I have several guns with inertia selectors. I'm not sure about your gun, you didn't mention the make/model. Just because the rangemaster says you have an inertia trigger doesn't make it so -- are you sure? With a typical inertia failure, the mechanism doesn't move sufficiently to switch to the second hammer. So, for your second shot, you're really trying to shoot the first barrel a second time. And, there's the telltale sign that the trigger feels totally disconnected from the works.

The only times I've ever had trouble with any of my inertia trigger guns is when I've shot very light loads (.410's in a tubed 12-ga) or used a recoil reducer (a JS Air Cushioned stock). In each case, there wasn't enough force to set the second sear. The solution was the installation of a heaver inertia blocks.

In addition to having too light a load, or a recoil buffer, shooting style can cause a "low-recoil" malfunction, also. If you don't have the gun tight against your shoulder, or are shooting from the hip, you may not be providing enough resistance to set the second sear.

Of course, there are mechanical problems that can hinder the selector's proper operation. If still under warranty, take your gun in to be serviced. Otherwise, as BigJimP said, it's time to remove the stock, or drop out the trigger, for an investigation.

Check to see if the inertia mechanism reciprocates/swings smoothly, it should be under only light spring pressure. To do this, pull the trigger while easing the first hammer down. This is when the inertia form the first shot would normally set the second sear. You can simulate the recoil by whacking the action into something substantial, or manually cycle the selector (the preferred initial method). With the rearward motion, you should be able to see/feel the release of the first hammer and upon return you'll see/feel the engagement of the second sear. These actions should feel very smooth, if you detect any roughness, or binding, look for dirt or poorly fitted/broken/missing components. Hopefully your gun needs nothing more than a good cleaning, fresh lubricants, good ammo and correct shooting habits.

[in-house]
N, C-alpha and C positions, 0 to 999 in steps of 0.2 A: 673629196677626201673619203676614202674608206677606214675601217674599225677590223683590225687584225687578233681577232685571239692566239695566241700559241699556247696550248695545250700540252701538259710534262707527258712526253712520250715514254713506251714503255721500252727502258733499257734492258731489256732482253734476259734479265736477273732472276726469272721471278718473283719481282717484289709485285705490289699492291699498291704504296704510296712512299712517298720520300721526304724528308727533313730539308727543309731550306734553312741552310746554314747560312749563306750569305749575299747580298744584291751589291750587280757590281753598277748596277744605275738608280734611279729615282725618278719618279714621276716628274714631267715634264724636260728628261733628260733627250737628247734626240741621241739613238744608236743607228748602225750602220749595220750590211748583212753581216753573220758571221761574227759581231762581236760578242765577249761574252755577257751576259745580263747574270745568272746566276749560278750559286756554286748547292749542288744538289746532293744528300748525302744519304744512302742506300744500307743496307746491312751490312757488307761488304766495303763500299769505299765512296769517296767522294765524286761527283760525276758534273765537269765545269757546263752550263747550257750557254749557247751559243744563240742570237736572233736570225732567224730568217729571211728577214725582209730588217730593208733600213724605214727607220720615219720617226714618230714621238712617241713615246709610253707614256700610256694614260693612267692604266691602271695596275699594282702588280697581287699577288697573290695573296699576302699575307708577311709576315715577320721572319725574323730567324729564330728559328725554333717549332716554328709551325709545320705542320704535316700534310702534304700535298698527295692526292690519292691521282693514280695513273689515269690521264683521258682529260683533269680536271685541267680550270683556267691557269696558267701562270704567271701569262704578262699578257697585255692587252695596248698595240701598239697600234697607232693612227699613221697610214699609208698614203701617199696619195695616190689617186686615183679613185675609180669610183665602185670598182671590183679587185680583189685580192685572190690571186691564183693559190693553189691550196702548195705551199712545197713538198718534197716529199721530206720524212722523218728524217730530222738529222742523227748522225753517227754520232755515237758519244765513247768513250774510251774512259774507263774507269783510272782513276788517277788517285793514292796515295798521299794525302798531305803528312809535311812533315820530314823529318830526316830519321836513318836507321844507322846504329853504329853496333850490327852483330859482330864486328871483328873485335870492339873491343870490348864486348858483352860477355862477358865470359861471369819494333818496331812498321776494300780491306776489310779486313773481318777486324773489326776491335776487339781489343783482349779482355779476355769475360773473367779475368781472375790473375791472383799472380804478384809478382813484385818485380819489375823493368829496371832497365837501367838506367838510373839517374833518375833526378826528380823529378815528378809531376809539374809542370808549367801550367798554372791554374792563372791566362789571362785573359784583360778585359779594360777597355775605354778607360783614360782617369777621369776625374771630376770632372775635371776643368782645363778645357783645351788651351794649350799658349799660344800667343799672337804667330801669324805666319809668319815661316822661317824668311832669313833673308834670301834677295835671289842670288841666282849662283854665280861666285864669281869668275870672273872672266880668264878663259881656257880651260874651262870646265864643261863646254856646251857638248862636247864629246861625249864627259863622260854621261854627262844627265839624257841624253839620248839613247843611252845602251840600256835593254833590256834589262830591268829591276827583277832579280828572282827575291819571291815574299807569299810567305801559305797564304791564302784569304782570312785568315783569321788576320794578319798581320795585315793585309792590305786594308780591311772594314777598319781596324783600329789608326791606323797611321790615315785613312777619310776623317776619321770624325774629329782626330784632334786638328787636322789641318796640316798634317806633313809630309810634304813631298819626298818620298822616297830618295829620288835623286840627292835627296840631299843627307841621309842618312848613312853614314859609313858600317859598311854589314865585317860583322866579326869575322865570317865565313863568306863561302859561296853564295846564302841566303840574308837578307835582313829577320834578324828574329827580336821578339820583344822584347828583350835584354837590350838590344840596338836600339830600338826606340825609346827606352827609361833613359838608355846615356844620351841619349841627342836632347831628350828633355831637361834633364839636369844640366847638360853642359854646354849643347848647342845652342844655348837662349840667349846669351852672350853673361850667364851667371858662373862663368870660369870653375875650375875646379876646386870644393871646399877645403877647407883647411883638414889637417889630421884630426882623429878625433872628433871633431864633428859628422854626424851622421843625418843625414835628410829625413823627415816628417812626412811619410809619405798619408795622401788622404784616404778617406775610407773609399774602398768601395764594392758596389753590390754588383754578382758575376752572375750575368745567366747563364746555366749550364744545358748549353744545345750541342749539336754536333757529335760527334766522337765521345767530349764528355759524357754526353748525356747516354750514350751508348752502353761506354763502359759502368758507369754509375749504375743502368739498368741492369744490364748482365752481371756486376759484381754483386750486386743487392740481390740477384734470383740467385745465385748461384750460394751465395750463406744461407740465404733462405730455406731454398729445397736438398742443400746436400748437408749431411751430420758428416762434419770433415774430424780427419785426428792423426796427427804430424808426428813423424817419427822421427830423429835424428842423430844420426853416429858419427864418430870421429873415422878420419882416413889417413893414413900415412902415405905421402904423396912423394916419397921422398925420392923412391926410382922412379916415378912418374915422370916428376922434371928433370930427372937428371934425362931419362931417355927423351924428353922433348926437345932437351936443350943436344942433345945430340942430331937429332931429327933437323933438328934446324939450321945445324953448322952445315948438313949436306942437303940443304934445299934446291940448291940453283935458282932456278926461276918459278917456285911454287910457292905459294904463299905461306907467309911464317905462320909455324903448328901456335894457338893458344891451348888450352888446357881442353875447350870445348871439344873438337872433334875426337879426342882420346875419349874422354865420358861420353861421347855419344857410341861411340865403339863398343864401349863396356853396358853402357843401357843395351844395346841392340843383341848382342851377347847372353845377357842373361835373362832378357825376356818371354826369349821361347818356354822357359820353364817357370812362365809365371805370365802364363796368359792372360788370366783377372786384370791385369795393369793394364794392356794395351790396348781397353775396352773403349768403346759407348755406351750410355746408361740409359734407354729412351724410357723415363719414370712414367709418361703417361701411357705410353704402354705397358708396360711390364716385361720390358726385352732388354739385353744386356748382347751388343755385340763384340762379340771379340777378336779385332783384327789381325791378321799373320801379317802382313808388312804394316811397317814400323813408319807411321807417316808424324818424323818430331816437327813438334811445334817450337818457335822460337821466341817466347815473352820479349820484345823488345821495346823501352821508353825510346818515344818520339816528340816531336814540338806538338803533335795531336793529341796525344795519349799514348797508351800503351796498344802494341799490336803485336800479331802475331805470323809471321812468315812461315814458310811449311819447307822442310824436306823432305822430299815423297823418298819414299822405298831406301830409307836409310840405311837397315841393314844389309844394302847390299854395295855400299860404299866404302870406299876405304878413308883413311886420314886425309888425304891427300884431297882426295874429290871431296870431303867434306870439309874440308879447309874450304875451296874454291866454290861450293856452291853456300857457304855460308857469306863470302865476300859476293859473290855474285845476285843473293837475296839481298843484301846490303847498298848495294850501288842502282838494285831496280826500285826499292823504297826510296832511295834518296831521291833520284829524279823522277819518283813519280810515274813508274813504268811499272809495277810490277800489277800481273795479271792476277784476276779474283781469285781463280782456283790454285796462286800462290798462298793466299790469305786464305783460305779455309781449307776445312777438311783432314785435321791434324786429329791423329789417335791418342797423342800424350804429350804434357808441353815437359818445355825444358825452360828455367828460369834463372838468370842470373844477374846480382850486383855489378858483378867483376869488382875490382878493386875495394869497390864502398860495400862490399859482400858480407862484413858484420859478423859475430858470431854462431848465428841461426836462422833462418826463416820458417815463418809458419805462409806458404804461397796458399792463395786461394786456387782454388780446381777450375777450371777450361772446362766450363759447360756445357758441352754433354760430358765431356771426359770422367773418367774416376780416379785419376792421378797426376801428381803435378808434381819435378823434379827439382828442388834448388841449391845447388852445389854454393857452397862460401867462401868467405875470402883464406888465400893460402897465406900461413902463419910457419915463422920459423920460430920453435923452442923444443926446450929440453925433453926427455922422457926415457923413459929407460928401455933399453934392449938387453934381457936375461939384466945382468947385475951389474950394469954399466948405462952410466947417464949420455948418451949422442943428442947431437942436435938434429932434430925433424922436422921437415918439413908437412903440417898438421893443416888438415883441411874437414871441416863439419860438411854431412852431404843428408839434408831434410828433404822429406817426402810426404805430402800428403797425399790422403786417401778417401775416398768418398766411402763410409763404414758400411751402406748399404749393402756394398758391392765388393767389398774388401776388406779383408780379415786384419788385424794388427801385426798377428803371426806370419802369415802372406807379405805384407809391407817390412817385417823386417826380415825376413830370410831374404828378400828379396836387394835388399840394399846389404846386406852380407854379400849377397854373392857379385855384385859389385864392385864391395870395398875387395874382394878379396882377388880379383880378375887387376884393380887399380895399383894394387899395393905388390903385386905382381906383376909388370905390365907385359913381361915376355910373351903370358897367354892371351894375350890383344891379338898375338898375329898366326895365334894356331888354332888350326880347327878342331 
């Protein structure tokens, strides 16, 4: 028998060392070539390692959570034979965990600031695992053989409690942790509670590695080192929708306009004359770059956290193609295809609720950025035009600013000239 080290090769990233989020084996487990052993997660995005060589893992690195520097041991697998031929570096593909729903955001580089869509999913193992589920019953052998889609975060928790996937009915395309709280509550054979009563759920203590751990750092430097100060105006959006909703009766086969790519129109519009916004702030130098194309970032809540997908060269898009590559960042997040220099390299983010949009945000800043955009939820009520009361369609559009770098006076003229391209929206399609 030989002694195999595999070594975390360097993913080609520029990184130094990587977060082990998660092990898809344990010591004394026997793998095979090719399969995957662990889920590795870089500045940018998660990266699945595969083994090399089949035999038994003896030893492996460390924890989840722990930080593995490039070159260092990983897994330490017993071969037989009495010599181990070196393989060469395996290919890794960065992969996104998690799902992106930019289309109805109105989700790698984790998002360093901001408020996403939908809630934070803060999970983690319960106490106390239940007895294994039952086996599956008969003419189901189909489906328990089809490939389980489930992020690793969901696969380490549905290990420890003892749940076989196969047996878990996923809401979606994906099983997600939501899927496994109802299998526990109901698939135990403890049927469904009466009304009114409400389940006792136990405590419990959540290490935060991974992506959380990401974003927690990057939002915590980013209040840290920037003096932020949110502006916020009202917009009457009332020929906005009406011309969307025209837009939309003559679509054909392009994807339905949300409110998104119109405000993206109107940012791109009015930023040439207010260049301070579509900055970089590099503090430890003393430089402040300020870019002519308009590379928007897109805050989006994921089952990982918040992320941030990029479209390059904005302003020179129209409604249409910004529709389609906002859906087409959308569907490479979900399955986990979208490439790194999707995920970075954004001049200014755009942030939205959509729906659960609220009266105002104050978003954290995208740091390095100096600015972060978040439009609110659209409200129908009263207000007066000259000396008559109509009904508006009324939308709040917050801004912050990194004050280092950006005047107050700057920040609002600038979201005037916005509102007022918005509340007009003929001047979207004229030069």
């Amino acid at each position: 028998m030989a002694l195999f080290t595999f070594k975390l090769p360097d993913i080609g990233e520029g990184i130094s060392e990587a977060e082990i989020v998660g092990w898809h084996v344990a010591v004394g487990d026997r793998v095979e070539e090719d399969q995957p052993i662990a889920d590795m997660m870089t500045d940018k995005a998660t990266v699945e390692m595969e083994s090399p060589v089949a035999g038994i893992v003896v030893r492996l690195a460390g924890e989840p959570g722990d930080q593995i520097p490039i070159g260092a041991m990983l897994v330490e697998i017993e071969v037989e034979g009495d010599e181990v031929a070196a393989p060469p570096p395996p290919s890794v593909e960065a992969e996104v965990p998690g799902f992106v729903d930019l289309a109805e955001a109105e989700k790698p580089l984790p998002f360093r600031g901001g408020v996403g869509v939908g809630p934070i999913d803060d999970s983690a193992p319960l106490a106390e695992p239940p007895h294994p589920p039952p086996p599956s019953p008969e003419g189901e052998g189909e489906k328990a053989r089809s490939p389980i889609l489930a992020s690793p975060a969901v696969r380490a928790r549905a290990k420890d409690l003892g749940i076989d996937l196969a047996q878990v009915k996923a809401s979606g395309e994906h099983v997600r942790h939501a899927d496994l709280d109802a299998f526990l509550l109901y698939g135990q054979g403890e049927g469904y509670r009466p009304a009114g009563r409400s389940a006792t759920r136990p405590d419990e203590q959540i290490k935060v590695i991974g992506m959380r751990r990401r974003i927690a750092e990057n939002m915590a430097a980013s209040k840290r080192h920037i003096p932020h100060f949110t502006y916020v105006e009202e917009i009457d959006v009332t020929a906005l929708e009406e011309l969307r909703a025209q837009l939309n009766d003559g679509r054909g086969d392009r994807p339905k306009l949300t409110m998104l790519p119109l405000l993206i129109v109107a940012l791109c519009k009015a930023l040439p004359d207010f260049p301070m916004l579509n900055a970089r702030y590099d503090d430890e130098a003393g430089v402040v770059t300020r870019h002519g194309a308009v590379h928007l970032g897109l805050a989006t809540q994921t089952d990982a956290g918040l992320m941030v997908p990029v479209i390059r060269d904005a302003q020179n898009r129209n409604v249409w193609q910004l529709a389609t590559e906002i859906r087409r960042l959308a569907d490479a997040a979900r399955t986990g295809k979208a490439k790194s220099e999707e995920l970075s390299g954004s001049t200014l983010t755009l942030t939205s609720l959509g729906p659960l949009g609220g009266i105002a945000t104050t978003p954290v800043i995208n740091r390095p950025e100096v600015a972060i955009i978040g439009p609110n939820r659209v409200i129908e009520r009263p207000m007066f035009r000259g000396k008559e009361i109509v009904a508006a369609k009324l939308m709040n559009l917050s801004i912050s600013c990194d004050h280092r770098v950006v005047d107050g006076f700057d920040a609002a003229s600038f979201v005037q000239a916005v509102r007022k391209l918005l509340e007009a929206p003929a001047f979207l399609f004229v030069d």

A reference procedure: With the barrels removed, and the first hammer de-cocked, firmly hold the stock by the grip in your right hand (I know you're a lefty) and bump the butt smartly with the heal of your left (strong) hand. This should provide enough force to cycle the inertial sear selector. This is the same action you'll see after a tournament as shooters de-cock their inertia trigger guns before stowing them. It may also work after a FTF, but exercise EXTREME CAUTION with a loaded gun. Note: This is based on a typical gun without an external selector. With an external selector, de-cocking the second barrel or shifting barrels after a FTF can be usually done using the external selector without the butt bump.